3341. Role of Contrast-Enhanced Susceptibility-Weighted Imaging (CE-SWI) for the Assessment of Response and Progression in Desmoid Fibromatosis
Authors * Denotes Presenting Author
  1. Raul Valenzuela *; The University of Texas MD Anderson Cancer Center
  2. Elvis Duran Sierra; The University of Texas MD Anderson Cancer Center
  3. Mathew A. Canjirathinkal; The University of Texas MD Anderson Cancer Center
  4. Colleen M. Costelloe; The University of Texas MD Anderson Cancer Center
  5. John E. Madewell; The University of Texas MD Anderson Cancer Center
  6. William A. Murphy Jr.; The University of Texas MD Anderson Cancer Center
  7. Behrang Amini; The University of Texas MD Anderson Cancer Center
Subjective clinical imaging evaluations often consider progressive desmoid tumors to have a higher proportion of T2 hyperintense and T1 shortened enhancing components, whereas responding or mature more collagenized tumors demonstrate a higher proportion of T2 hypointense nonenhancing parts. This study aimed to determine the utility of the novel use of contrast-enhanced susceptibility-weighted imaging (CE-SWI) as a single sequence capable of simultaneously separating the T1 shortening enhancing, T2 hyperintense immature, and the T2 hypointense collagenized mature components, using volumetric measurements and first-order radiomic features.

Materials and Methods:
This pilot study included 10 single-lesion extremity desmoid fibromatosis patients undergoing standard-of-care MRI examinations, including CE-SWI, performed between March 2021 and May 2023. Three-dimensional manual tumor segmentation was performed using the MIM commercial software in 48 volumes of interest. Maximum diameter, volume, and modified Choi (mChoi) measurements were computed from CE-SWI and T2-STIR sequences. In addition, five first-order radiomic features, including mean, skewness, kurtosis, and 10th and 90th percentiles, were computed using in-house developed software CARPI-AF (Cancer Radiomic and Perfusion Imaging Automated Framework).

Two patients displayed progression by the T2-based RECIST reference standard. In the same group, concordant progression was detected by CE-SWI volume and mChoi at an average of 4.5 months earlier than T2-based RECIST. Eight patients were classified as stable disease by T2-based RECIST. No cases of concordant stability were observed by T2 or CE-SWI-based volume or Choi. From the T2-based stable RECIST group, discrepant progression was determined in four patients by an increase of greater than 25% of T2-based volume (in three patients) and CE-SWI-based volume (in two patients). From the T2-based stable RECIST group, a discrepant positive response was determined in four patients predicted by CE-SWI mChoi (in three patients) and T2 mChoi (in four patients).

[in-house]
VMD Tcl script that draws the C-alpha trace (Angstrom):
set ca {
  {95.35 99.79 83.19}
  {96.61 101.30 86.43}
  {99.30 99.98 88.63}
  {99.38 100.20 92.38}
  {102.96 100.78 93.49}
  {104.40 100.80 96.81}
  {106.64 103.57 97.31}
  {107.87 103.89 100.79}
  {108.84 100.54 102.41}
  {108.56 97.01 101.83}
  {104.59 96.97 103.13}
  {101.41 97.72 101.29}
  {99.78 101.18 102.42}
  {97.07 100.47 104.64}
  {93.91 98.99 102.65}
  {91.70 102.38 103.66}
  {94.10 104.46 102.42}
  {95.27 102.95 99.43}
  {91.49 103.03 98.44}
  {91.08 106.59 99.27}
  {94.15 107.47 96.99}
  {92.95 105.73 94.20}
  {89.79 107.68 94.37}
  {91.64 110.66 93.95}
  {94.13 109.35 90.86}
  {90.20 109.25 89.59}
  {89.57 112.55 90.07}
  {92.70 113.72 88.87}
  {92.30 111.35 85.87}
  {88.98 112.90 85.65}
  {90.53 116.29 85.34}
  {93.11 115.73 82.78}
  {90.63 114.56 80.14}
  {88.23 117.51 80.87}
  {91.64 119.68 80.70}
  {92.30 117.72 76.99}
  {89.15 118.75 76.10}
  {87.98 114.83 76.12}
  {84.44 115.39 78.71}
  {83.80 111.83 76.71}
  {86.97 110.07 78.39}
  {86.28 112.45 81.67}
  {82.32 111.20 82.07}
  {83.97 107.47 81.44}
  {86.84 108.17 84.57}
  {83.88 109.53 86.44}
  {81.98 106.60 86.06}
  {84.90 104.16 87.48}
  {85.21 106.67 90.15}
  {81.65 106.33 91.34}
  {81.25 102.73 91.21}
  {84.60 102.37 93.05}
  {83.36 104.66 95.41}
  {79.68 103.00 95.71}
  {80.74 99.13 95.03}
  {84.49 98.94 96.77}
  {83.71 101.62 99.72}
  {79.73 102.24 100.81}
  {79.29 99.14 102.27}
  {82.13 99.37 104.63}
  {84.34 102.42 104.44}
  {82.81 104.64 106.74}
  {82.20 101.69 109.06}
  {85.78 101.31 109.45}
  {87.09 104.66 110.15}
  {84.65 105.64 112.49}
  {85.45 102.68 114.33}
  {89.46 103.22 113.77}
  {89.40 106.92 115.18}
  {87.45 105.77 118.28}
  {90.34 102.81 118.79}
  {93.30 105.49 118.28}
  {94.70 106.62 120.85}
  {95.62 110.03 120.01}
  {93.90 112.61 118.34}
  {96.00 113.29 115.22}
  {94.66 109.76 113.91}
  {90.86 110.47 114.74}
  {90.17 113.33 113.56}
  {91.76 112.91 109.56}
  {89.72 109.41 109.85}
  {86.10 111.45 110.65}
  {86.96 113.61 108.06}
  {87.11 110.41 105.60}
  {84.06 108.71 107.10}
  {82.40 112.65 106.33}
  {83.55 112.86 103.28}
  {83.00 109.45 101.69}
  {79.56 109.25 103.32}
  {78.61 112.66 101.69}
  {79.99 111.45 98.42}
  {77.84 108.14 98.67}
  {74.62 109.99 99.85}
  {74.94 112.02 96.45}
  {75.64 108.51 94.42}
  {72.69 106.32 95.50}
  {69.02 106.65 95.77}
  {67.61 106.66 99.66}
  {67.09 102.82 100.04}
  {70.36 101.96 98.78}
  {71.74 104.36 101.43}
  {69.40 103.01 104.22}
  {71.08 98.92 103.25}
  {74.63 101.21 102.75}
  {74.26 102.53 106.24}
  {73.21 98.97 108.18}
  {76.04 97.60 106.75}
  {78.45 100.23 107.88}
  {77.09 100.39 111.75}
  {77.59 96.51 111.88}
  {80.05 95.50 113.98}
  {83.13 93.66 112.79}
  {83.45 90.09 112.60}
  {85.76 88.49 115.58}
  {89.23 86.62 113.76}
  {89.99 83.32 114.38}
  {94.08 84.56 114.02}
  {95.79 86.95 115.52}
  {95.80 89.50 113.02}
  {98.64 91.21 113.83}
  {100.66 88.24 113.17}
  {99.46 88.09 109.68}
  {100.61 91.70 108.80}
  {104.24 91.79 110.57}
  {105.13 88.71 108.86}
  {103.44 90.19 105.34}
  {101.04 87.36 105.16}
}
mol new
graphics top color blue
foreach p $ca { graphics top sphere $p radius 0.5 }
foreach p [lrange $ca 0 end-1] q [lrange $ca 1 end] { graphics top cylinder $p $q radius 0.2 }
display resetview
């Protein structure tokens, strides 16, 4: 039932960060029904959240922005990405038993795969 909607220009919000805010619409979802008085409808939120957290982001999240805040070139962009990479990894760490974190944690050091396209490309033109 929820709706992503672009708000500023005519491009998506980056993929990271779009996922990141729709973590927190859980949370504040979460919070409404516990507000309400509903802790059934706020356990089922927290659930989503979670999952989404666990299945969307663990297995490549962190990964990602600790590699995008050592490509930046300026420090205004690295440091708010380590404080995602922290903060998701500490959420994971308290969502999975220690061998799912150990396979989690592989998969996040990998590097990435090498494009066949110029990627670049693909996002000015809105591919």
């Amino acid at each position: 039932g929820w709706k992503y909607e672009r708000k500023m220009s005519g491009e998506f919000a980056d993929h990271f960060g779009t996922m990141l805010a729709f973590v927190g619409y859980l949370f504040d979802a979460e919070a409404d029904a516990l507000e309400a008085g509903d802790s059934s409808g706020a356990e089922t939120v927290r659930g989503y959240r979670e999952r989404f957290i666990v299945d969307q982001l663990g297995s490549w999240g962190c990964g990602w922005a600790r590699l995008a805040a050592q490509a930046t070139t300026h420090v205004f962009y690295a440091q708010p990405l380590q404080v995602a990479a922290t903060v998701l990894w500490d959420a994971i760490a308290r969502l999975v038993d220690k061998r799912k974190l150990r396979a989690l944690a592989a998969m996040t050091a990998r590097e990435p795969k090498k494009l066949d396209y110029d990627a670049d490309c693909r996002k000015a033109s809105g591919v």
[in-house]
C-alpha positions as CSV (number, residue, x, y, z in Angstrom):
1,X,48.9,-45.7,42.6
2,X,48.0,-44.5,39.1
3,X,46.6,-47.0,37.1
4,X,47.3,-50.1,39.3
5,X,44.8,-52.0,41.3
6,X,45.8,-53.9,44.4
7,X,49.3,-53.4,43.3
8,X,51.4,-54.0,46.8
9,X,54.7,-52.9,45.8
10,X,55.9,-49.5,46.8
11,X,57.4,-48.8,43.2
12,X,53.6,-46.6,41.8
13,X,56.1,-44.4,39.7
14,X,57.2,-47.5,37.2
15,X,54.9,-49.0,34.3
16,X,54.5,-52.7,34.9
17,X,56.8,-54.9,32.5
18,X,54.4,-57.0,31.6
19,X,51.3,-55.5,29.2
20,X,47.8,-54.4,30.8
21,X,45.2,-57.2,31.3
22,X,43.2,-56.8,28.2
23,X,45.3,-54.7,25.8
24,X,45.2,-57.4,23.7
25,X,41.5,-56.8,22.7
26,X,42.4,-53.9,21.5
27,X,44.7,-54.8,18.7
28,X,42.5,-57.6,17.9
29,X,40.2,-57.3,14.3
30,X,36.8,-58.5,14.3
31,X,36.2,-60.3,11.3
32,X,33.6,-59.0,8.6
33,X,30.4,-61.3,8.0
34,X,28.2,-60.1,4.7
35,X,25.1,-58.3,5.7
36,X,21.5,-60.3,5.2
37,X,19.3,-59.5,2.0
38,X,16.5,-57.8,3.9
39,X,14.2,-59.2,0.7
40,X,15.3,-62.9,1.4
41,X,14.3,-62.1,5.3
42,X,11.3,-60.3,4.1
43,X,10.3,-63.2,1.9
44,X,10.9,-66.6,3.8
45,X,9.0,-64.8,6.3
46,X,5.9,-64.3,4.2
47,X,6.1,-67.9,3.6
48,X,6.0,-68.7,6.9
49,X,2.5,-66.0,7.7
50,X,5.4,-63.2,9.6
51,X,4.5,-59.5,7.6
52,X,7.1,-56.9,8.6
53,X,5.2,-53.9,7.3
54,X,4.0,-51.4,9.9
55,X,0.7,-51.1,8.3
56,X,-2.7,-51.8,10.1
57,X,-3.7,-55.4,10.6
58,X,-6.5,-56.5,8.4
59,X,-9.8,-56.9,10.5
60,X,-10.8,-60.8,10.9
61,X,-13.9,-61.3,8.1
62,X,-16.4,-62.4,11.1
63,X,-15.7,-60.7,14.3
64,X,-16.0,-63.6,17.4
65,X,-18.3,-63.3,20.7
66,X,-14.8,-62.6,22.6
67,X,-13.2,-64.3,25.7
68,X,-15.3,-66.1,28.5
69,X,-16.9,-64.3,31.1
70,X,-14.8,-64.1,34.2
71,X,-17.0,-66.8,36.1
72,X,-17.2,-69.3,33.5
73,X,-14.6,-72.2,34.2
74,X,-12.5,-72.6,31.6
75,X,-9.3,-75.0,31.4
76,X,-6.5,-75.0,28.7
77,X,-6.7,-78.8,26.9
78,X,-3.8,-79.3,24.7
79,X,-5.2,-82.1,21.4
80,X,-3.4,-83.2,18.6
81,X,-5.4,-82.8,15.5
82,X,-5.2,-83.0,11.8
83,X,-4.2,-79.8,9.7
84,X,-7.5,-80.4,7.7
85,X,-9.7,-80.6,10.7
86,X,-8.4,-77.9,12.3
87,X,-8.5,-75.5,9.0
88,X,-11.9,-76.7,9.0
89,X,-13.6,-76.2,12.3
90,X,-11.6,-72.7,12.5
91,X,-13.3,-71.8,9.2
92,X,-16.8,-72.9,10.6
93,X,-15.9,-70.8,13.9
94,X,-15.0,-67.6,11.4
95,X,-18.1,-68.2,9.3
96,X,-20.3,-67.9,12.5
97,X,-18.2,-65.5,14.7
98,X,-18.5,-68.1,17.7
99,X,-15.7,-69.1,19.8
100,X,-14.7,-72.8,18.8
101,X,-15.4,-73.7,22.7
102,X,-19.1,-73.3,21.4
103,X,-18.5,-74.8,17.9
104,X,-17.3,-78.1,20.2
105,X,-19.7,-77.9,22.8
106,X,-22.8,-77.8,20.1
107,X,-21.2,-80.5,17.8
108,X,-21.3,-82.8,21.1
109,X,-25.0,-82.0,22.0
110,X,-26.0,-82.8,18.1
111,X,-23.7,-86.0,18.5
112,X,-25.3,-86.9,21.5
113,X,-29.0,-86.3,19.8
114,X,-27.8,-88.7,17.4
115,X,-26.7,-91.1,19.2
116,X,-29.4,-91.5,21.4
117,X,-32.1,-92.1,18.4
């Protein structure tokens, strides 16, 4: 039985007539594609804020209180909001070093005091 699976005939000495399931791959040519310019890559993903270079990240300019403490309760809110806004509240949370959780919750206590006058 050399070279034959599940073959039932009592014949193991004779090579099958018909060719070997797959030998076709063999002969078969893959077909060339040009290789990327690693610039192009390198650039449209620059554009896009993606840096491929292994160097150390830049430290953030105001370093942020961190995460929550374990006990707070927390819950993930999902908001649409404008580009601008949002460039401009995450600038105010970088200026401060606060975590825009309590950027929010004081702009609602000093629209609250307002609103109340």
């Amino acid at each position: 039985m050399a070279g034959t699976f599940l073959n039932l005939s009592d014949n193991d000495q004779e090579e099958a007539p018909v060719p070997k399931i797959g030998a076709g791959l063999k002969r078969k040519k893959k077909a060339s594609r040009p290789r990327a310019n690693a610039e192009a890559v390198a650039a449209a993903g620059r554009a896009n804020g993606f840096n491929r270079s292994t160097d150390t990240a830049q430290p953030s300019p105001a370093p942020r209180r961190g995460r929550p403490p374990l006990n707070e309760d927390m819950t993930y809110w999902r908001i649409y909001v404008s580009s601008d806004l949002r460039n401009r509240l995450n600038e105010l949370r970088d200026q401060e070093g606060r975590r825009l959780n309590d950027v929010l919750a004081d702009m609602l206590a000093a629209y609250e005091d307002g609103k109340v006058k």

This study suggests that trained cancer radiologists tend to be relatively insensitive to early volumetric progression and sensitive to signal-based (mChoi) response assessment. The novel use of CE-SWI-based volumetric and mChoi measurements could improve the prediction of response/progression in desmoid tumors by providing a better evaluation using tri-dimensional tumor size assessment and increased discrimination between the collagenized mature component and the enhancing immature components, respectively, with predominant T2 hypointense collagenized mature-responding and T2 hyperintense immature-progressive disease. CE-SWI tends to outperform T2, demonstrating a higher proportion of 90th-percentile voxels, which are typically dominant in immature tumor components.